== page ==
Sunday, February 6, 2011

a confession

I feel, these days, as if there are two distinct yet intertwined parts of my soul.

There is the part that believes in hope, despite the unlikelihood of it all working out. This is the part of me that follows my Making Babies plan to the letter, the part that drags me out of bed to work out, that convinces me that weekly acupuncture is a worthwhile investment. This part has convinced me that I should give up sugar, caffeine, and alcohol and not look back. I take all of my supplements and meds and drink the prescribed amounts of water and tea; I meditate and do self massage as directed. I have been molded by that belief in hope; I have made major, significant lifestyle changes.

The other part, I confess, is darker. This part haunts me constantly with sadness and grief over all that has been lost, and worry about what horrors of loss may still come. This part gives me anxiety attacks about going to work and dealing with pregnancies and births in any way, shape or form. This part mocks me, tells me hope is useless because things will never ever get better and at most, I can look forward to a lifetime of sadness and misery mitigated by pharmaceuticals.

I shut that dark part up though, for a few days at least, with a realization. It was my birthday morning. I was staring st the ceiling, feeling pretty hopeless, the dark part chiming in and making things seem even worse. I am 33. I was 27 when we started out on this road. So much anguish, so many tears shed.

And it hit me: it doesn't have to be this way forever. It's all under my control. And so, I made a decision: if things are not turned around by my 35th birthday - if I haven't figured out how to live a normal life with or without a baby, if I am still haunted by anxiety and sadness and grief and dependent on Big Pharma just to get through my days, I'll just end it all.

 I gave my life an expiration date.

As soon as I thought it, I knew that it was sick and twisted and crazy, and that I really need to talk to my therapist about it. At the same time, though, I felt as if an immense weight had fallen off of me. I had a surprisingly great birthday, and a pretty darned good long weekend. It was strange to feel so light. The dark part was quiet. I think it got what it wanted.

How fucking crazy am I?

I feel a bit weird sharing this with you all, but I try to be as honest as possible on this blog, so there you have it. I made a suicide pact with myself that set me free. Fucked up, I know.

((And please, please, to my family who reads this, understand that I am not suicidal right now, just desperate to feel normal. I know that I need to talk to my doctor about this, and in fact I have an appointment on Wednesday. OK?))


  1. Glad you have an appointment (*HUGS*) I don't think you're crazy, you're depressed. You've been through a lot, and there's a lot of pain, grief, anger, bitterness, unprocessed emotions with everything. Please take care.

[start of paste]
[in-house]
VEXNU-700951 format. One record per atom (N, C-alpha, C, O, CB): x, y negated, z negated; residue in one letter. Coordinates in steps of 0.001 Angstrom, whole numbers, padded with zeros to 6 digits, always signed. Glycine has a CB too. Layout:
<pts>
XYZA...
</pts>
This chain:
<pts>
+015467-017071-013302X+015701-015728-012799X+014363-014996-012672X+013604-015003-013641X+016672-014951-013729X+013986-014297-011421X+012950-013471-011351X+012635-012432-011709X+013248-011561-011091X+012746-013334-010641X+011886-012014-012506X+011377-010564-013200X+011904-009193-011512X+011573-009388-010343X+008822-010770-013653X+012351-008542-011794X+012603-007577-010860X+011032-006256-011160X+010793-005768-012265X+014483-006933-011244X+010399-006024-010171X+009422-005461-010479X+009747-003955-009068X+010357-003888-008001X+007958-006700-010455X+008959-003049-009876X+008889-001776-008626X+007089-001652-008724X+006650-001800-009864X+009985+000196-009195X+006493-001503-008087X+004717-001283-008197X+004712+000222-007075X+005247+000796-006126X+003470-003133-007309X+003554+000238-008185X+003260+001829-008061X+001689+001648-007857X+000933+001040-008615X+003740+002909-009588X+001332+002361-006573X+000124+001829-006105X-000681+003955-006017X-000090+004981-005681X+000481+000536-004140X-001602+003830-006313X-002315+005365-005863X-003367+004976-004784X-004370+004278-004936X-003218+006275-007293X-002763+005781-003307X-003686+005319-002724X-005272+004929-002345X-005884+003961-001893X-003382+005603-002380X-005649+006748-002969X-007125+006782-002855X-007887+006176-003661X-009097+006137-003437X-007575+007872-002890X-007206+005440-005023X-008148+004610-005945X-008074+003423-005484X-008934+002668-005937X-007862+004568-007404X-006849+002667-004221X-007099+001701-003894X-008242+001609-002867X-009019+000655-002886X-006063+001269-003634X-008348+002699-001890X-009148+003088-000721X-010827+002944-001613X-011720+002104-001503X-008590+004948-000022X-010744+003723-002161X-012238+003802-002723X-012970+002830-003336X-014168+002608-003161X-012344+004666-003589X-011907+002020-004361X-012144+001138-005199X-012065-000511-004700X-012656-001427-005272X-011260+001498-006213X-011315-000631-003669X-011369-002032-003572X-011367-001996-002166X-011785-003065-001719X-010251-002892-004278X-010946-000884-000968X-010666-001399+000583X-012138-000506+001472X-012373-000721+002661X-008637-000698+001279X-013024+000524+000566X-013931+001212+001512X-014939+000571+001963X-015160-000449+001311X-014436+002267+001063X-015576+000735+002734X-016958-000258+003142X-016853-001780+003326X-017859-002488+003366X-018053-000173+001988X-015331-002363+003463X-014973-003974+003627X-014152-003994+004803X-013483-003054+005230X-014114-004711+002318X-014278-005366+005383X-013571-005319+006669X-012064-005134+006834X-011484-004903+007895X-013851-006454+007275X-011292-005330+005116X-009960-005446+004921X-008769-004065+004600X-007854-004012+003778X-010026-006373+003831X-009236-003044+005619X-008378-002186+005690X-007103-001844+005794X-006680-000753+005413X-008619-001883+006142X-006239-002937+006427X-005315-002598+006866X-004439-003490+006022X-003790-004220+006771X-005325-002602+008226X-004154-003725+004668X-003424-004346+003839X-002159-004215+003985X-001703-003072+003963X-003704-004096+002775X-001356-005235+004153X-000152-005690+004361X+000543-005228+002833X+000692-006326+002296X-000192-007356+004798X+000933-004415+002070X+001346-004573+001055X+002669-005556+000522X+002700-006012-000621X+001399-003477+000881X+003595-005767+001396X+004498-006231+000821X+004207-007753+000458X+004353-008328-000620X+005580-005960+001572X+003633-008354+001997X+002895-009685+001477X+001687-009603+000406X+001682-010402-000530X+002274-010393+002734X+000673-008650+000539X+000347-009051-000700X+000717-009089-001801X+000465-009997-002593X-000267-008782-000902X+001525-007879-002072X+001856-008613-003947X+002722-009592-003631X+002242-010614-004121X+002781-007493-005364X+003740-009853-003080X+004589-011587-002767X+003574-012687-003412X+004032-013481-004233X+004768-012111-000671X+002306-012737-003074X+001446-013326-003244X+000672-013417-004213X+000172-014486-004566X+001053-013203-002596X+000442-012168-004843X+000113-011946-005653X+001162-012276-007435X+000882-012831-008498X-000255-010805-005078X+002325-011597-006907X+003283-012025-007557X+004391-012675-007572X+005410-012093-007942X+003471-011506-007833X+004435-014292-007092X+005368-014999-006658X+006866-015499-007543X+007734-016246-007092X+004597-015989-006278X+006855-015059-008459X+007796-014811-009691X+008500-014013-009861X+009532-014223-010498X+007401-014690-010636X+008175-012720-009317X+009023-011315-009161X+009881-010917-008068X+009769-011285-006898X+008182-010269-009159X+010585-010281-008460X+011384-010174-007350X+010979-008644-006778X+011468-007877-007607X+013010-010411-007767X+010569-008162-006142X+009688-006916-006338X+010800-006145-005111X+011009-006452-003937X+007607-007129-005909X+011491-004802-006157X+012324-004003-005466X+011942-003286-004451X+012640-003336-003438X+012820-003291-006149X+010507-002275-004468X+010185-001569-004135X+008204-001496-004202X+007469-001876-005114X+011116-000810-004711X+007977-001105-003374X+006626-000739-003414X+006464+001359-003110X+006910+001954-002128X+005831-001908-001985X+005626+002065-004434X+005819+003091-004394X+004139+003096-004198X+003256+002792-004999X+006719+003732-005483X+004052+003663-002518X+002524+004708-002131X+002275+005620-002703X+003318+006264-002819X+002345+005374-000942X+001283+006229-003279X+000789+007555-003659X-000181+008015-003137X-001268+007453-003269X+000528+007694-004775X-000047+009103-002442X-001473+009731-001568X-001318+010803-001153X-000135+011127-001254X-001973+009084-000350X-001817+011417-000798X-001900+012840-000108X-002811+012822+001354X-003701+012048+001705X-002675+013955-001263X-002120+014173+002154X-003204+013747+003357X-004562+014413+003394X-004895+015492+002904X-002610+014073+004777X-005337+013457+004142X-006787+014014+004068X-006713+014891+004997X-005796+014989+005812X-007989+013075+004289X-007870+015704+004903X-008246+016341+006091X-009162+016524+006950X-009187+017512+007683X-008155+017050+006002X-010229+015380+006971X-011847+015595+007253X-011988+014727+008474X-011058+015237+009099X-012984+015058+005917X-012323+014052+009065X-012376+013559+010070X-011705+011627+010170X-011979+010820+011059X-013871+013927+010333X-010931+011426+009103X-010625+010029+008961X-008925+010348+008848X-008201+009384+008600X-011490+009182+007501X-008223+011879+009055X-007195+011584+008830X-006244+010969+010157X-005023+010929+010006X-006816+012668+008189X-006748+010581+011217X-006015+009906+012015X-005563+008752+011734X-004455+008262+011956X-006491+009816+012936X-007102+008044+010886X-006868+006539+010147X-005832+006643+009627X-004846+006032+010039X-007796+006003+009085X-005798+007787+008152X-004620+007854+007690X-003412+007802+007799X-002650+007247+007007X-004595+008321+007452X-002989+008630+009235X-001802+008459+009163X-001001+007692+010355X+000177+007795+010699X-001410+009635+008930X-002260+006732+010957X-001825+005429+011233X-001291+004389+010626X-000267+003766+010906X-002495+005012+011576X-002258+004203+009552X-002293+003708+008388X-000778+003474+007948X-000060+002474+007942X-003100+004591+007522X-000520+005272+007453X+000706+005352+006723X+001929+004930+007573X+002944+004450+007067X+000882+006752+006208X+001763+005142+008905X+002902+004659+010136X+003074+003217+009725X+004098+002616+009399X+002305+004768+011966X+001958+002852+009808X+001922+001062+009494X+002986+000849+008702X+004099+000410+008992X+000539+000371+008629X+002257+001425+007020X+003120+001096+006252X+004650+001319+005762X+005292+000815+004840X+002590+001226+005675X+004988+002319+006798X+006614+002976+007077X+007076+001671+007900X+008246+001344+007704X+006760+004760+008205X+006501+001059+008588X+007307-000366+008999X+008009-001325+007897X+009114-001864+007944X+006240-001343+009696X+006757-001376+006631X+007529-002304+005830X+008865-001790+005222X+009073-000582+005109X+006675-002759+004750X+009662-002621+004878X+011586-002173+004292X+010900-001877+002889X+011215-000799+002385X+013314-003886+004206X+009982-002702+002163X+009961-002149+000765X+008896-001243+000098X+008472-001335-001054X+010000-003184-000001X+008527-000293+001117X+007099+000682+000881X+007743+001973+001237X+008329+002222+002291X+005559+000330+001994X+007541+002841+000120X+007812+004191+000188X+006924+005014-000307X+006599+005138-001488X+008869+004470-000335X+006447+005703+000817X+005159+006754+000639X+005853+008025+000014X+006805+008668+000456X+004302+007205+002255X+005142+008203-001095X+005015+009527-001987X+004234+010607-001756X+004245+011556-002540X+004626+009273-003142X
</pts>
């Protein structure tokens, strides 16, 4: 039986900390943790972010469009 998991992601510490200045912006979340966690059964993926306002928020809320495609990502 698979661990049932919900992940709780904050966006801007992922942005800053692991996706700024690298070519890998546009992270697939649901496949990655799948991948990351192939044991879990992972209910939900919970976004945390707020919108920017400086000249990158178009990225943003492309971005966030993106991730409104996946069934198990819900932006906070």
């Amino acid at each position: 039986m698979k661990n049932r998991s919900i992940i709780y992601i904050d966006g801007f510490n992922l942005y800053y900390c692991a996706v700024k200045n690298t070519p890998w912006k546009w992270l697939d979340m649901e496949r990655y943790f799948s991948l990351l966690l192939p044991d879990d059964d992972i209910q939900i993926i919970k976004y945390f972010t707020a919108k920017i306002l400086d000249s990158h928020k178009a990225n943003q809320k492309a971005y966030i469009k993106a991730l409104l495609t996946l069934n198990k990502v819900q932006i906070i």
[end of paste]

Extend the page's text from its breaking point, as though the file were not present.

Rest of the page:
2. Another Dreamer just said it more eloquently than I can. I pray that you get the baby in your heart, and I am glad you are looking after yourself now and seeking support. The Buddhist perspective is that all suffering stems from craving or aversion; the goal of practice is to learn to live free of either, happily.

  3. I know that everything seems bleak and hopeless right now, to you, and to me too (for my own life) but I can see hope for you, for your future and good things. I don't know whether that means a baby or learning to live and be happy without one, for you or for me, but I hope that in two years from now you won't be in this place anymore. I hope that your doctor can help, and more than that, that you will find joy in life again. HUGS

  4. Oh, honey. I understand the appeal of an end-date to all this striving and wanting and hope and disappointment. I'm glad you're going to talk to your therapist. I'm hoping you can find another version of that deadline for yourself--like, at 35, you'll stop treatment and focus on adoption, or decide at that point to live child-free. I completely understand the desperation and hopelessness, and I know in the midst of all this TTC it can seem like life isn't worth living if we can't have the families we dreamed of. But there many other aspects of life that offer joy and fulfillment, and I hope you can hold onto those, too.

  5. Thanks, ladies, for your kind words. I do find joy in life - quite often - but usually the joyous moments are outweighed by the fear that I'll always feel my heart break around a preggo, even when I'm 80. I just can't deal with that.

  6. I admire your courage for writing this post. Truly. The feelings you have described I've felt, too, but kept them locked away. Sometimes, when you go to the darkest of dark places that you can't even begin to imagine what normal is anymore, well, it seems like that's all that's left.

    In this post too I see hope. Keep talking to your therapist. Keep remembering that you have joy in your life.

  7. Thank you for sharing that dark part. I have had those same feelings but not the courage to put them out there.

  8. So you don't know me at all- I found your blog when I Googled "miscarriage"- but I read the whole thing in the past two days. You cracked me up and made me cry and I'm glad I could read your story.

    I just wanted to let you know I read and you're heard and this whole life cycle/biology thing is a total suck system and it blows and I'm sorry it seems to blow more for us. I hope you can get some help soon.

  9. I hate the dark parts, but honestly I can't say I haven't thought it too. I'm so glad that there are people out there to help us through those times.

    I'm glad you're here, Wifey. Even on the dark days. Love ya!